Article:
Monday, December 9, 2019

S. Elizabeth Penry's "The People Are King"

S. Elizabeth Penry is Associate Professor of History and Latin American Studies at Fordham University. She applied the “Page 99 Test” to her new book, The People Are King: The Making of an Indigenous Andean Politics, and reported the following:
Page 99 of The People Are King: The Making of an Indigenous Andean Politics is the penultimate page of chapter four. The chapter examines how indigenous Andeans in the Viceroyalty of Peru (modern Bolivia) responded to the sixteenth-century Spanish policy of forced resettlement into grid-patterned towns, known as reducción. An early modern attempt at social engineering, the towns, with their central plaza and straight streets and their institutions of town council (cabildo) and confraternities (cofradías), were designed to instill Spanish notions of civilization. But indigenous Andeans adapted the policy and turned it to their own ends, founding their own towns. These towns became a catalyst for a complex Andean ethnogenesis, as Andeans took the institutions of resettlement and wove them into a hybrid political and religious hierarchy that also drew on preconquest social forms. This led to a sea-change in how Andeans imagined their political community: turning away from rule by their preconquest descended nobility, Andeans embraced commoner-led government in a kind of municipally-focused local democracy. These new towns offered indigenous Andeans
some degree of self-determination and [the ability] to represent their own interests against those of priests, hacendados, [Spanish landowners], or ... their own hereditary caciques [lords]. Establishing chapels and cofradías dedicated to saints laid the groundwork for political solidarity and sovereignty within commoner-led repúblicas. Saints, particularly patron saints with their miraculous foundation stories that held that the saint had insisted on staying in a particular location, tied Andeans to place. Saints, in contrast to pre-Columbian wakas [local divinities], were more egalitarian and accepted all as their children. Membership in a cofradía tied people together through ‘fictive’ kinship capable of weaving immigrant forasteros [foreigners] into the communities they had fled to. The attraction of self-determination helps to explain why most cases of town foundation were led by commoners, facing priestly and sometimes cacical [native hereditary lord] opposition.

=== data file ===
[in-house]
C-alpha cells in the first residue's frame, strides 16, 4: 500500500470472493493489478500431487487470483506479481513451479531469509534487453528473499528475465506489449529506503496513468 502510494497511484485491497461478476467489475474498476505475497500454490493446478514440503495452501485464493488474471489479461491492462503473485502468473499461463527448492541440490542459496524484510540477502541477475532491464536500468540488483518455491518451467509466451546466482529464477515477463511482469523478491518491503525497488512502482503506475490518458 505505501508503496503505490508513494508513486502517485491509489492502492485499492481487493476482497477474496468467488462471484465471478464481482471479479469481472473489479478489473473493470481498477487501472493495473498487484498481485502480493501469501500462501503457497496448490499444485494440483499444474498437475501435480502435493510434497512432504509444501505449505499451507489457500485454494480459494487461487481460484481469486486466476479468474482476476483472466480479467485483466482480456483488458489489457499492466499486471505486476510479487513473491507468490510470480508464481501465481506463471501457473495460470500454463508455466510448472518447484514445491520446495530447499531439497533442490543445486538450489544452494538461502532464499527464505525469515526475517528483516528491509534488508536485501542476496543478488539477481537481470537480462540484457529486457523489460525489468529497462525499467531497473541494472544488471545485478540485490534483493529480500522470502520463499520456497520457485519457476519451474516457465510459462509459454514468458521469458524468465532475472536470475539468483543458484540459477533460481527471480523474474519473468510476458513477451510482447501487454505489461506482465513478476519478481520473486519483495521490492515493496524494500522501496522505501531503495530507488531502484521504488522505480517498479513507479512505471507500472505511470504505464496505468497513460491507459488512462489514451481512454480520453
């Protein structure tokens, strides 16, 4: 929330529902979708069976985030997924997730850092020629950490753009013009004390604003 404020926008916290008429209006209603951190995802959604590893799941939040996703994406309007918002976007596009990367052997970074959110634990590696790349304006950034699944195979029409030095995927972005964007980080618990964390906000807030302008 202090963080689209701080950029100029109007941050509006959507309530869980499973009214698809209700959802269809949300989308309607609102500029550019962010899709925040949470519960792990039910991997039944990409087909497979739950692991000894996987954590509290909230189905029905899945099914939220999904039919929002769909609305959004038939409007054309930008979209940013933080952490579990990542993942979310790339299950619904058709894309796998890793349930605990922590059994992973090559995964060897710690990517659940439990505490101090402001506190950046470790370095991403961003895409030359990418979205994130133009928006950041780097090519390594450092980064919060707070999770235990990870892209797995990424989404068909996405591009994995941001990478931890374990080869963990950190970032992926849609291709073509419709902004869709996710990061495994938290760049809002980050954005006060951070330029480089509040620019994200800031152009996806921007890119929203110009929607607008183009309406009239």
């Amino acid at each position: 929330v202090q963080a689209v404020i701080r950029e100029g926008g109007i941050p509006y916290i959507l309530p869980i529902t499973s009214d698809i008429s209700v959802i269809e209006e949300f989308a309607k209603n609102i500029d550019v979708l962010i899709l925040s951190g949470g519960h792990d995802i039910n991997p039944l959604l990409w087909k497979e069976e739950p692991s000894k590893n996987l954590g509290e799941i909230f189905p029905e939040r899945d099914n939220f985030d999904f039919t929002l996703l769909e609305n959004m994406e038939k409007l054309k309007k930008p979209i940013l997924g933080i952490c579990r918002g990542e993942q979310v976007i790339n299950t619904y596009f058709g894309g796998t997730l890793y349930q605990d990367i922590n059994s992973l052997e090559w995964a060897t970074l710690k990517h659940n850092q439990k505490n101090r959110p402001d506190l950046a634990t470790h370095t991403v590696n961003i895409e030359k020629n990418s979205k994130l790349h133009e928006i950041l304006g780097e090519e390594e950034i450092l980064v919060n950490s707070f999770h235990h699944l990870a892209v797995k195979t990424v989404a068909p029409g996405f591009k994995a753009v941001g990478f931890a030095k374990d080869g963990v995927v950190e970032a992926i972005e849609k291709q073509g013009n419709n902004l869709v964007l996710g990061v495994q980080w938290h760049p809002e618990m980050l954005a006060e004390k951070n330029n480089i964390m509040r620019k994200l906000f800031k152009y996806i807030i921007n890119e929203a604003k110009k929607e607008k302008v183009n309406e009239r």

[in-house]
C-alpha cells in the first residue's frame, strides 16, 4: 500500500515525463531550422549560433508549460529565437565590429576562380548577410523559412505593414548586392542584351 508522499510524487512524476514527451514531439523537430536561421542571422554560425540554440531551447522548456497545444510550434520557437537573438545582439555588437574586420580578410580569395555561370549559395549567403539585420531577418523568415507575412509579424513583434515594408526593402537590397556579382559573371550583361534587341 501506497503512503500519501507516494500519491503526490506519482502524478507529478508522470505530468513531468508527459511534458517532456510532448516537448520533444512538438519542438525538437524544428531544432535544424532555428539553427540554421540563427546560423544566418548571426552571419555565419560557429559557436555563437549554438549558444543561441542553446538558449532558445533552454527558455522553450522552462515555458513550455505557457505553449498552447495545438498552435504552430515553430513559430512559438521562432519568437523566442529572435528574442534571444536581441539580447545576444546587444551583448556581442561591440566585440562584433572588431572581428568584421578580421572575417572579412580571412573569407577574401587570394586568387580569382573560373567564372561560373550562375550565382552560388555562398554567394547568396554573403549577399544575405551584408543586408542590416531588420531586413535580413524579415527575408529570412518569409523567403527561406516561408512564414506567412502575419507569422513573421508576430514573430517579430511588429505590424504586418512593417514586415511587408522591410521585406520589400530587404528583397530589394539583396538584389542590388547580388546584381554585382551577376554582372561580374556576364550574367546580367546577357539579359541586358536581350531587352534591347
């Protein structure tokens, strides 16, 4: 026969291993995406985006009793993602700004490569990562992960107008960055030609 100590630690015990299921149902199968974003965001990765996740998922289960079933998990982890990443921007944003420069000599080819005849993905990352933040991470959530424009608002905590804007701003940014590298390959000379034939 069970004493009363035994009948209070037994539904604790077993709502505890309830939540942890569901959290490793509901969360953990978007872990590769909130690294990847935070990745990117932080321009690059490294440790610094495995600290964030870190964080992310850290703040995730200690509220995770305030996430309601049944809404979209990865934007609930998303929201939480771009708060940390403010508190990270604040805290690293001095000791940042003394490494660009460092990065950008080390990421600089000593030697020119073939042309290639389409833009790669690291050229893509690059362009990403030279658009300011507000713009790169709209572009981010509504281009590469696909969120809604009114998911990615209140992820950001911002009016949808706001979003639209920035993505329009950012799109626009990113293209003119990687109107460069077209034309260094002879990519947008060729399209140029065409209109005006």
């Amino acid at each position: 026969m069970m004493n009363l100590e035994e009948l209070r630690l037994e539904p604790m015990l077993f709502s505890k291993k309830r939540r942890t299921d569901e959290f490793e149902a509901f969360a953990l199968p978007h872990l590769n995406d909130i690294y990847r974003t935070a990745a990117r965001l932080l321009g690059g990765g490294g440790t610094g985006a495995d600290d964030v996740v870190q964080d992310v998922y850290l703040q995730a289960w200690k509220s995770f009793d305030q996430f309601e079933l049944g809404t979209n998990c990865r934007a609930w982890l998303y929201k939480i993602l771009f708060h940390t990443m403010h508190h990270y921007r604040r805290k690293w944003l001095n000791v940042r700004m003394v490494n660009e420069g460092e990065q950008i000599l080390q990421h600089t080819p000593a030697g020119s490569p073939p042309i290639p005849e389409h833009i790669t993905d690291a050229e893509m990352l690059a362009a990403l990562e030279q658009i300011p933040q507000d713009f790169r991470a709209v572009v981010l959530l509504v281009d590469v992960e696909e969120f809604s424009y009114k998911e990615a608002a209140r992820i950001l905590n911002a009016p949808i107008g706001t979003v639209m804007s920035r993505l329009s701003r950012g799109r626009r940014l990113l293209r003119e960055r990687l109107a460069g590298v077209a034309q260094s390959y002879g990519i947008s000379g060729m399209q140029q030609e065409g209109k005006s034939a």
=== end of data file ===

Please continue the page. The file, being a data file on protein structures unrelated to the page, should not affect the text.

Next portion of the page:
. . .
Forasteros’ efforts to settle in their adopted towns made cofradías and cabildo more important than ever. The new social forms of Christianity and town life made incorporation into towns easier for forasteros than it would have been before the Spanish Conquest since membership in the community could proceed through service to the community in cabildo posts and cofradía positions.
The page 99 test worked better than I expected. The page points to a central argument of my book: that Andeans created a new political identity for themselves, moving from a politics of hereditary nobility to a blended form of participatory democracy and civic Catholicism, informed by the ideals of both the Inca and Spanish Empires, but reducible to neither.

The People Are King focuses on two key moments in the transformation of indigenous lives; the first, suggested on page 99, is the sixteenth century resettlement policy and what Andeans made of it. The second moment is in the late eighteenth century when nearly continent-wide revolutions shook the colonial state and the process of ethnogenesis begun in indigenous founded towns in the sixteenth century comes to fruition. Here, drawing on a corpus of holographic rebel letters from the Great Rebellion of the 1780s, the book follows the actions of indigenous commoner rebels in their towns, rather than the native lords, such as Tupac Amaru, that historians usually document. Calling themselves ‘comuneros,’ members of a común, or commons of their town, indigenous Andeans embraced a collectivist political philosophy that called into question the legitimacy of their own native lords and ultimately threatened colonial domination. Overthrowing the native aristocracy and seeking rights as self-governing indigenous republics were at the heart of this revolutionary moment, thus making indigenous Andeans architects, not mere bystanders, of the world-transforming events of the age of Atlantic Revolutions. However, these rebels were members of the común, sovereign communities in rebellion, not the Enlightenment’s liberal individuals. Even though the rebellions were brutally suppressed, this collectivist idea of the común lives on among indigenous people of the Andes.
Learn more about The People Are King at the Oxford University Press website.

--Marshal Zeringue